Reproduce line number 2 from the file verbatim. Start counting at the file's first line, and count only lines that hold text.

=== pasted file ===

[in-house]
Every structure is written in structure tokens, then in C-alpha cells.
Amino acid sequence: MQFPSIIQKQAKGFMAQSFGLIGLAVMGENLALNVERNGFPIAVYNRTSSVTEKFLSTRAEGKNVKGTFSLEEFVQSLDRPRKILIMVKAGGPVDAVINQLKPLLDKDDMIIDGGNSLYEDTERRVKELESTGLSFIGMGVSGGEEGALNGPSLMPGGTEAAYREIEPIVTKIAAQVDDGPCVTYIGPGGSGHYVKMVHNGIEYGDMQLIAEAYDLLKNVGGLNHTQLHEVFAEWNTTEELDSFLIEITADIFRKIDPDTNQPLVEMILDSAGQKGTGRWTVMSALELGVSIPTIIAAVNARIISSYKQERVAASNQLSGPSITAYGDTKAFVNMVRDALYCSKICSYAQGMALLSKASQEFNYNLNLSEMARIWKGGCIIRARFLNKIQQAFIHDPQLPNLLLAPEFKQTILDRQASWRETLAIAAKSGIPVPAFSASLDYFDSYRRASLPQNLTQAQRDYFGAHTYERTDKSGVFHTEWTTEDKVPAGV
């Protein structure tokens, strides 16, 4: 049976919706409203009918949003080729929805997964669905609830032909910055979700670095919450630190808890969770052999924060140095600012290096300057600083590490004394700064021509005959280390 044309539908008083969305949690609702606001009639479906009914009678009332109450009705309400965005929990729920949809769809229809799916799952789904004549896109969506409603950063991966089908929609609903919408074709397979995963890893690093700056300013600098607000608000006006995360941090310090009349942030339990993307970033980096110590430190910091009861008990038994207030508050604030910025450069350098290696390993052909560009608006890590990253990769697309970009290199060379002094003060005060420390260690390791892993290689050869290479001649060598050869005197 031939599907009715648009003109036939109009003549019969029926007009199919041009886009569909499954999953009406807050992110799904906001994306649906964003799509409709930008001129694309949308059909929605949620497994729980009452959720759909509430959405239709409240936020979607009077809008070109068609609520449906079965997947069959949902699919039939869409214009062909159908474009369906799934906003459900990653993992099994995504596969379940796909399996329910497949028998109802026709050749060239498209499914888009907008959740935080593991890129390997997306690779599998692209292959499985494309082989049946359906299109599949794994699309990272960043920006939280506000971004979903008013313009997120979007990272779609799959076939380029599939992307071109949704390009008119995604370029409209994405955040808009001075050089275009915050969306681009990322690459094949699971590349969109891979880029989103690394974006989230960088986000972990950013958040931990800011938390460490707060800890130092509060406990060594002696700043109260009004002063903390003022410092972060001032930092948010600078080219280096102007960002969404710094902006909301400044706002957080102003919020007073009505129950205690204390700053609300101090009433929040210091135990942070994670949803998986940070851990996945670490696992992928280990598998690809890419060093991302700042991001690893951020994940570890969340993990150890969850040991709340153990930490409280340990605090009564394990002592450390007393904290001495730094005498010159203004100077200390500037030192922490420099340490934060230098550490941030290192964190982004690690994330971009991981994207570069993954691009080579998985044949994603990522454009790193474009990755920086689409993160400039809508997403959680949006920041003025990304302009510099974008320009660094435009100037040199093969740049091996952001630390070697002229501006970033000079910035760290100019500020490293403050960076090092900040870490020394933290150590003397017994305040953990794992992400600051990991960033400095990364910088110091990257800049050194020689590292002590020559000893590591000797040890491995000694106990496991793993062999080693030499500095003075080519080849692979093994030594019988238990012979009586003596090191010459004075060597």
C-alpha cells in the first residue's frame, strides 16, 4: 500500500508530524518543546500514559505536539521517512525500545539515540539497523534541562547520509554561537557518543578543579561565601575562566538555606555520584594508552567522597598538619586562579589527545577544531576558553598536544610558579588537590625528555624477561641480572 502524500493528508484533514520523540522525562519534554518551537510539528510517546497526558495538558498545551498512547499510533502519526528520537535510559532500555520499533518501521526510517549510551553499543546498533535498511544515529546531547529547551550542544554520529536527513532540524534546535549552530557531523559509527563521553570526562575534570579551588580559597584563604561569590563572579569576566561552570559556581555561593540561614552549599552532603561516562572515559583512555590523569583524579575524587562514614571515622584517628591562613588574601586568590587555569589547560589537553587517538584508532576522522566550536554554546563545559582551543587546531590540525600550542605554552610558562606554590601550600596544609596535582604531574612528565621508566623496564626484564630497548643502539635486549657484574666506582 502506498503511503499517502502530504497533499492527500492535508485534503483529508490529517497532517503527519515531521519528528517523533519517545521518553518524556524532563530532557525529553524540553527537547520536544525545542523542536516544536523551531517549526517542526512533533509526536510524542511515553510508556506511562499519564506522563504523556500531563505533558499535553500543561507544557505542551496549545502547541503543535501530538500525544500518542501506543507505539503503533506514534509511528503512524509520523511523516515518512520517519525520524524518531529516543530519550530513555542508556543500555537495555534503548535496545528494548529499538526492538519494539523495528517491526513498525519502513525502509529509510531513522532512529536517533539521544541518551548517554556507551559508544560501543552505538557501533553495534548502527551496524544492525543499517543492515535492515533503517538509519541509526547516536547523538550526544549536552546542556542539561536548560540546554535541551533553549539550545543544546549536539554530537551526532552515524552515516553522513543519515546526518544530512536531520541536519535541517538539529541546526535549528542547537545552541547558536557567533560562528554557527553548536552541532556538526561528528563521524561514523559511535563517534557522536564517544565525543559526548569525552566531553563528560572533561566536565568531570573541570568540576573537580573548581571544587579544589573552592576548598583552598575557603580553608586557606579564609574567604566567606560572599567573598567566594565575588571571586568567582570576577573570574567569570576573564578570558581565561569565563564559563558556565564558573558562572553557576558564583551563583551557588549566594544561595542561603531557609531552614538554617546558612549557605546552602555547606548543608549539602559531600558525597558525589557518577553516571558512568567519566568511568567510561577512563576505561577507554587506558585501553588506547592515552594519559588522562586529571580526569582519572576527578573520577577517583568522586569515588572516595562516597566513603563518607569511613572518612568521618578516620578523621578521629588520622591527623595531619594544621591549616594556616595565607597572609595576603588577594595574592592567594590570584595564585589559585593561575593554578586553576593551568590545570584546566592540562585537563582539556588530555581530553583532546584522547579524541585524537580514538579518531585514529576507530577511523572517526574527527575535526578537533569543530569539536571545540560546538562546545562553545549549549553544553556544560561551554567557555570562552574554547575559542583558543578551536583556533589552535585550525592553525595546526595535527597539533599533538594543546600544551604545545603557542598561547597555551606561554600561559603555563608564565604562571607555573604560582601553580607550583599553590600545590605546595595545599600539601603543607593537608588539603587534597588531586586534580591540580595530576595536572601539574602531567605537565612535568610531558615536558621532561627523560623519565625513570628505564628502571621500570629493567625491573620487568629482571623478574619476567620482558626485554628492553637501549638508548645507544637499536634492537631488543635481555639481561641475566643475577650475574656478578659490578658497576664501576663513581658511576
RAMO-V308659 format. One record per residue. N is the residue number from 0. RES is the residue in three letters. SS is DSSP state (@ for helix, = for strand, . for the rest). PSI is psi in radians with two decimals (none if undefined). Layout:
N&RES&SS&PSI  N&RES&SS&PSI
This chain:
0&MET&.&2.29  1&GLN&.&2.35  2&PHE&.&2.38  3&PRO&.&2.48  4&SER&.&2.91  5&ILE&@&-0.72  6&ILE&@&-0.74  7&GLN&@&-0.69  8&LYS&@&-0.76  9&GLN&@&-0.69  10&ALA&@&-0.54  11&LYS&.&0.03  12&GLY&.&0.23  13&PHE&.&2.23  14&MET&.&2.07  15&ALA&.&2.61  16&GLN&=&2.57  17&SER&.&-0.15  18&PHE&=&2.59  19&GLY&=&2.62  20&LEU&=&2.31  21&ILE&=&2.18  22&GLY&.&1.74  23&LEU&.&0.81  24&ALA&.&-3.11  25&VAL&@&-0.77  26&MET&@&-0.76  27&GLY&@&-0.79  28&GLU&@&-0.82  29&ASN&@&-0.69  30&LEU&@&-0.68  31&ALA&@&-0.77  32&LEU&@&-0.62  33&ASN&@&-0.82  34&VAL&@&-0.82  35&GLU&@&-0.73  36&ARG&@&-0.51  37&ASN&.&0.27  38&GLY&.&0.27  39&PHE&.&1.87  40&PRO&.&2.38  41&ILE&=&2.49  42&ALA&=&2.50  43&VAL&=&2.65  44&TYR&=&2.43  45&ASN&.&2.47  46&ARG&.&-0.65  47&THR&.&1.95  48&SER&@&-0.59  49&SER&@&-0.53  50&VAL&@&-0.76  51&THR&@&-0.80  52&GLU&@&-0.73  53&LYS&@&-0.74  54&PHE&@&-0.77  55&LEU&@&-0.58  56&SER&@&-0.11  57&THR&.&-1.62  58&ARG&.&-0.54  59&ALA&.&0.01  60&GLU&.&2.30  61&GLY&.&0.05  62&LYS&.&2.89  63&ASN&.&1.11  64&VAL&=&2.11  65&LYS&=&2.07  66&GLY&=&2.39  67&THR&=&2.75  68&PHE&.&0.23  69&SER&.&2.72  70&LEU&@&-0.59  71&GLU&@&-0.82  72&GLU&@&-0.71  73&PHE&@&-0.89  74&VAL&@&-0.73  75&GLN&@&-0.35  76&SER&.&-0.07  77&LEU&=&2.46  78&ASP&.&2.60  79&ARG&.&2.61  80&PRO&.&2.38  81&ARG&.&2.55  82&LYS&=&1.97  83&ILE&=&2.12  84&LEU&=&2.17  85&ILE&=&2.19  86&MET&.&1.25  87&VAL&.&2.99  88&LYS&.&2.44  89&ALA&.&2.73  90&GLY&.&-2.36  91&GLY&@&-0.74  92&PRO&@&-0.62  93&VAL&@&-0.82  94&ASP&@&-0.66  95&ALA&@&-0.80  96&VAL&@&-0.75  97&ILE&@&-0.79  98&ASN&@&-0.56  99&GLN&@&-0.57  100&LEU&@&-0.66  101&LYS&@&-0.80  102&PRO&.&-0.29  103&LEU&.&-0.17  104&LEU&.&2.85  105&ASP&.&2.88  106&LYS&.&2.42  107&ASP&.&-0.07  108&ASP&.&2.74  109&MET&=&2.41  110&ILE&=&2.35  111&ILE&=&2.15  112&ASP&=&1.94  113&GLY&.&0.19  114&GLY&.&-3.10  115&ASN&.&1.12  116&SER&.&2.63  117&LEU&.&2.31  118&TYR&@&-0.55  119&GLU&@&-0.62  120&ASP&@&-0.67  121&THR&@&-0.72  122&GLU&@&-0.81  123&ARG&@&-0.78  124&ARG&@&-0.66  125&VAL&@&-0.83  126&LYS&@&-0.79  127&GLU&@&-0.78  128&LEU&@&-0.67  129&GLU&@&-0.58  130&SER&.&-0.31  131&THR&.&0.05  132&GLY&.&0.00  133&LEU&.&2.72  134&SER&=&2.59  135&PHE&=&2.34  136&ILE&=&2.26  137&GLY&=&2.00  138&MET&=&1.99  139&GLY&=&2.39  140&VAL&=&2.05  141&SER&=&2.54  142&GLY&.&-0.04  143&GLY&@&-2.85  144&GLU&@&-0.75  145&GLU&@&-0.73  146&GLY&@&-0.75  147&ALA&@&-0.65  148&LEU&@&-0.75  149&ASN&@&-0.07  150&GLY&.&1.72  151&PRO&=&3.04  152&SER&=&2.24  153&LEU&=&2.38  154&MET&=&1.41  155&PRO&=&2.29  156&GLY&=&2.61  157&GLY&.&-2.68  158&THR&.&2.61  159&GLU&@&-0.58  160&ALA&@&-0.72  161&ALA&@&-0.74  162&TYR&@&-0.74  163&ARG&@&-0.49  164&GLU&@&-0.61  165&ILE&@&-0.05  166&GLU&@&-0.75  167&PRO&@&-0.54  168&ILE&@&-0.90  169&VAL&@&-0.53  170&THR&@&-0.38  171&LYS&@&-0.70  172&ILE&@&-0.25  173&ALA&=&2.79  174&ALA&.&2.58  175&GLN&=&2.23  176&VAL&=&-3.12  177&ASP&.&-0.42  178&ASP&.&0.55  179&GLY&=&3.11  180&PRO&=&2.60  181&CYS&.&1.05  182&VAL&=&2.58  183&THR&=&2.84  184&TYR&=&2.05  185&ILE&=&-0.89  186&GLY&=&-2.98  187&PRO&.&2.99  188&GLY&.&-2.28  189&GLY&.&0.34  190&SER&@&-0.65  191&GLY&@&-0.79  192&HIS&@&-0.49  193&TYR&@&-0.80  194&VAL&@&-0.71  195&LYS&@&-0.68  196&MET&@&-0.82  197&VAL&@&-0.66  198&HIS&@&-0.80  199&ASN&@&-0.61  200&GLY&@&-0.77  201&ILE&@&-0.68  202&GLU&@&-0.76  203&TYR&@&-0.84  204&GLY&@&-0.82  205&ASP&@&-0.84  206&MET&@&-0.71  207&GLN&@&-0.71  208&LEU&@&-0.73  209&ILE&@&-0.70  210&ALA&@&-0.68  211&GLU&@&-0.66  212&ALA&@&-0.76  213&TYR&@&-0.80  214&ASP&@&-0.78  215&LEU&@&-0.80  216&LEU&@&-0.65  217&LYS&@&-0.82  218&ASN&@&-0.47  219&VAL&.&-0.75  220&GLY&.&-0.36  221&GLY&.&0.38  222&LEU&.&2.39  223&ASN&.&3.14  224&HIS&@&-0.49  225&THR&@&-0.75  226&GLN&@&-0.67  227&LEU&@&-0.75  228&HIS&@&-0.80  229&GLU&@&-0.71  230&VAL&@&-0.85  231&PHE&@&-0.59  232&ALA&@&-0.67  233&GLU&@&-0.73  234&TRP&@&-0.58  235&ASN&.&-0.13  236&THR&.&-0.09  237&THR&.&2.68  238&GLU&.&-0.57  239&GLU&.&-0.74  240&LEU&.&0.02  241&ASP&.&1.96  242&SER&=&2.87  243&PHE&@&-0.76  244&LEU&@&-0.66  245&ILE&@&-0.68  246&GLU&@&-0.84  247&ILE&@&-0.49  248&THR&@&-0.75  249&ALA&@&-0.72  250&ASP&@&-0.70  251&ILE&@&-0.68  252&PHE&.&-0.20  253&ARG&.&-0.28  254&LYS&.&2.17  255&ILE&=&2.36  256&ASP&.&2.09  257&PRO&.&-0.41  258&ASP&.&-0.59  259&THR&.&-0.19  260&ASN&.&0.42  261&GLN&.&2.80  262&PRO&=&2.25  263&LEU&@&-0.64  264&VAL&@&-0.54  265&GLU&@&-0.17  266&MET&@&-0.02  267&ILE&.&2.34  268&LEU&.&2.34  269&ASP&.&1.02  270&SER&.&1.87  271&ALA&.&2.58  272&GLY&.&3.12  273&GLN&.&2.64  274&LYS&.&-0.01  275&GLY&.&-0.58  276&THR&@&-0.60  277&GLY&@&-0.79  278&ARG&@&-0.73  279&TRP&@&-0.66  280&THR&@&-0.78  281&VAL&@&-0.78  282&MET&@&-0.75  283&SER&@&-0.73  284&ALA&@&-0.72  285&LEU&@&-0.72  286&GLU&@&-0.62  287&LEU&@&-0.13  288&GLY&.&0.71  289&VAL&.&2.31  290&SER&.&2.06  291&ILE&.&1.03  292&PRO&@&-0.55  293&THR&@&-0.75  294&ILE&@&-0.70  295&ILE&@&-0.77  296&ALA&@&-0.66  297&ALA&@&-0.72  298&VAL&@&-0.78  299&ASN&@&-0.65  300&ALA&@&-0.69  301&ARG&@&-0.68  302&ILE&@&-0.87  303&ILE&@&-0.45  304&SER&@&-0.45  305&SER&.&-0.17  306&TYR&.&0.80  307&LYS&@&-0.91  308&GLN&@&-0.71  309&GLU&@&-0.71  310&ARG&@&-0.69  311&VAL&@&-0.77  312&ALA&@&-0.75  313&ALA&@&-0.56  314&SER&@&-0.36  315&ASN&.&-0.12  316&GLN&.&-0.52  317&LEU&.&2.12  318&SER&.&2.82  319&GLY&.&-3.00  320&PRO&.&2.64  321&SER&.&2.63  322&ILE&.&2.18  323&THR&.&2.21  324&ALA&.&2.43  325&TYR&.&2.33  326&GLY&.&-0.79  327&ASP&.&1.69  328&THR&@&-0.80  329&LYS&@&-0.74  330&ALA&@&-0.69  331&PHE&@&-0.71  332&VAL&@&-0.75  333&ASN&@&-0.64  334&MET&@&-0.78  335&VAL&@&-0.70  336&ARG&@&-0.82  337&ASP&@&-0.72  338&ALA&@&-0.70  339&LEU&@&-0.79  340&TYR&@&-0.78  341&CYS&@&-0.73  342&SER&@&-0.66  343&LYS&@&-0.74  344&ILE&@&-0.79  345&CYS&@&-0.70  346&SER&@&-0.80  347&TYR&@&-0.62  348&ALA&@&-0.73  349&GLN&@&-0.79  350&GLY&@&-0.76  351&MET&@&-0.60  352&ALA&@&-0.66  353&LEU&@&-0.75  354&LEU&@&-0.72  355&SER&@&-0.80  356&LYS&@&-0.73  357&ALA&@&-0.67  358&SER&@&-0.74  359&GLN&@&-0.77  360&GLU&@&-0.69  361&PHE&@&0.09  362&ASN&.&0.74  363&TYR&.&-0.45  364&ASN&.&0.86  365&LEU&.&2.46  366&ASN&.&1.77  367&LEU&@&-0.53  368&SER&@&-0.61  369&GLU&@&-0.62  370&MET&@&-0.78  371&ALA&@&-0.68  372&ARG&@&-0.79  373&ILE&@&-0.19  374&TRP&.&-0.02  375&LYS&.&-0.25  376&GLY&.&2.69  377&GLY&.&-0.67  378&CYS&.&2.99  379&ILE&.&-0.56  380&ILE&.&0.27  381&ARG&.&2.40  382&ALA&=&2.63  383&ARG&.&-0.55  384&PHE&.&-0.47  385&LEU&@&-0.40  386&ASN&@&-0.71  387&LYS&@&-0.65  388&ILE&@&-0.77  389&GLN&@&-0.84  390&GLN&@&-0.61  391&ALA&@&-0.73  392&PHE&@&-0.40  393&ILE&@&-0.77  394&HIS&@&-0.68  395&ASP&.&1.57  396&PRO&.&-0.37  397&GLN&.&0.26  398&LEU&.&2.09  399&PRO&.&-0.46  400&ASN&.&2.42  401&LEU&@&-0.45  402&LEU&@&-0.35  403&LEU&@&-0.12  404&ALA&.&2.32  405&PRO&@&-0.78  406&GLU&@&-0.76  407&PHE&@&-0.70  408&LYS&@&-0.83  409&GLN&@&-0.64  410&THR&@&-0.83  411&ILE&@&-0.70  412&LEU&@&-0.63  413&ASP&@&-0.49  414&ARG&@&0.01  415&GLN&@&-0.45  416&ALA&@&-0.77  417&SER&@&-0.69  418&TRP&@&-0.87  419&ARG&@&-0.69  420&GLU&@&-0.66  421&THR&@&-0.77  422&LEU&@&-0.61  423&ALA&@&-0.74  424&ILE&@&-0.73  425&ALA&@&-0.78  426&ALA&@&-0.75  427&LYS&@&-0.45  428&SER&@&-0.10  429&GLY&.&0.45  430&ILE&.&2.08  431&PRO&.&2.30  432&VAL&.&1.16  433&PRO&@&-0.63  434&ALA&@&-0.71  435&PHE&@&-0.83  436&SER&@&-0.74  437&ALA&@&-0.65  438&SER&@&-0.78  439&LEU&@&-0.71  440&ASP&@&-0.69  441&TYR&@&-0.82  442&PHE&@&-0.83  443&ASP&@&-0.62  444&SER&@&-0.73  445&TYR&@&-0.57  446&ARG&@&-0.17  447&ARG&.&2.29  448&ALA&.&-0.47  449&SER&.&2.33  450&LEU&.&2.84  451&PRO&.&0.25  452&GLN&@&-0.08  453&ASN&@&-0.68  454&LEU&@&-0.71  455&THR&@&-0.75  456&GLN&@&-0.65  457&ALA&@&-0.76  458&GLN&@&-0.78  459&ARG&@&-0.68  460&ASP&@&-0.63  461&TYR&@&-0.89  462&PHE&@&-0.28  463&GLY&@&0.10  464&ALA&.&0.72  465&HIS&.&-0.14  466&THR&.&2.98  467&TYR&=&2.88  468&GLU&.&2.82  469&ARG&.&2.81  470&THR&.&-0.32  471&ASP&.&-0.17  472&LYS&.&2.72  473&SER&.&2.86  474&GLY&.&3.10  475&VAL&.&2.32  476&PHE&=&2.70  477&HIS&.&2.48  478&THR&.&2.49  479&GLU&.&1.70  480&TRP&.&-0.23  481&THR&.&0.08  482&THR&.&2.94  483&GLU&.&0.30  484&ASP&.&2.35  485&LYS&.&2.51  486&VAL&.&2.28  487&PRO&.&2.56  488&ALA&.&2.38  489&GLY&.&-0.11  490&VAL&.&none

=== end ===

Every structure is written in structure tokens, then in C-alpha cells.